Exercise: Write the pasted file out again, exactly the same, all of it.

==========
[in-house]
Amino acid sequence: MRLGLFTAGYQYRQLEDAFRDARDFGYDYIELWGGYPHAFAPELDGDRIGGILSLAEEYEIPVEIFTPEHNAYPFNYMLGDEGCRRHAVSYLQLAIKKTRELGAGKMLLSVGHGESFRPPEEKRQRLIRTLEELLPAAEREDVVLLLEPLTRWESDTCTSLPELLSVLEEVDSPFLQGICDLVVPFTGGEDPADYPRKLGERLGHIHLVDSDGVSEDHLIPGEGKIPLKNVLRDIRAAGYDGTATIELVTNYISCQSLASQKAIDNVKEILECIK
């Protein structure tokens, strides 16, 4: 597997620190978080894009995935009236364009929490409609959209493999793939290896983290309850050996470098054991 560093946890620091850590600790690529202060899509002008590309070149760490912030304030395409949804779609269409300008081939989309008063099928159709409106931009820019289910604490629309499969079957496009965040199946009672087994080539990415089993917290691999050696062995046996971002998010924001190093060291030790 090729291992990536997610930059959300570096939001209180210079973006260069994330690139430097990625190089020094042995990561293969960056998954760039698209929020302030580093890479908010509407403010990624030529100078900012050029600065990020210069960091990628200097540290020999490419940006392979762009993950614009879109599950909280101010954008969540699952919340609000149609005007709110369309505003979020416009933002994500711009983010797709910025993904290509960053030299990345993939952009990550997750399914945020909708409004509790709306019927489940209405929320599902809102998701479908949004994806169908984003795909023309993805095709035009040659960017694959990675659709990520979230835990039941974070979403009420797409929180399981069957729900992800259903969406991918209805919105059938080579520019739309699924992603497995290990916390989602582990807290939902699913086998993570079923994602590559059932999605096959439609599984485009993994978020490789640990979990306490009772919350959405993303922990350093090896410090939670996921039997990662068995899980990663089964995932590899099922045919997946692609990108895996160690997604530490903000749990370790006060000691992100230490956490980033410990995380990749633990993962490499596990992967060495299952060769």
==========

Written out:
[in-house]
Amino acid sequence: MRLGLFTAGYQYRQLEDAFRDARDFGYDYIELWGGYPHAFAPELDGDRIGGILSLAEEYEIPVEIFTPEHNAYPFNYMLGDEGCRRHAVSYLQLAIKKTRELGAGKMLLSVGHGESFRPPEEKRQRLIRTLEELLPAAEREDVVLLLEPLTRWESDTCTSLPELLSVLEEVDSPFLQGICDLVVPFTGGEDPADYPRKLGERLGHIHLVDSDGVSEDHLIPGEGKIPLKNVLRDIRAAGYDGTATIELVTNYISCQSLASQKAIDNVKEILECIK
């Protein structure tokens, strides 16, 4: 597997620190978080894009995935009236364009929490409609959209493999793939290896983290309850050996470098054991 560093946890620091850590600790690529202060899509002008590309070149760490912030304030395409949804779609269409300008081939989309008063099928159709409106931009820019289910604490629309499969079957496009965040199946009672087994080539990415089993917290691999050696062995046996971002998010924001190093060291030790 090729291992990536997610930059959300570096939001209180210079973006260069994330690139430097990625190089020094042995990561293969960056998954760039698209929020302030580093890479908010509407403010990624030529100078900012050029600065990020210069960091990628200097540290020999490419940006392979762009993950614009879109599950909280101010954008969540699952919340609000149609005007709110369309505003979020416009933002994500711009983010797709910025993904290509960053030299990345993939952009990550997750399914945020909708409004509790709306019927489940209405929320599902809102998701479908949004994806169908984003795909023309993805095709035009040659960017694959990675659709990520979230835990039941974070979403009420797409929180399981069957729900992800259903969406991918209805919105059938080579520019739309699924992603497995290990916390989602582990807290939902699913086998993570079923994602590559059932999605096959439609599984485009993994978020490789640990979990306490009772919350959405993303922990350093090896410090939670996921039997990662068995899980990663089964995932590899099922045919997946692609990108895996160690997604530490903000749990370790006060000691992100230490956490980033410990995380990749633990993962490499596990992967060495299952060769």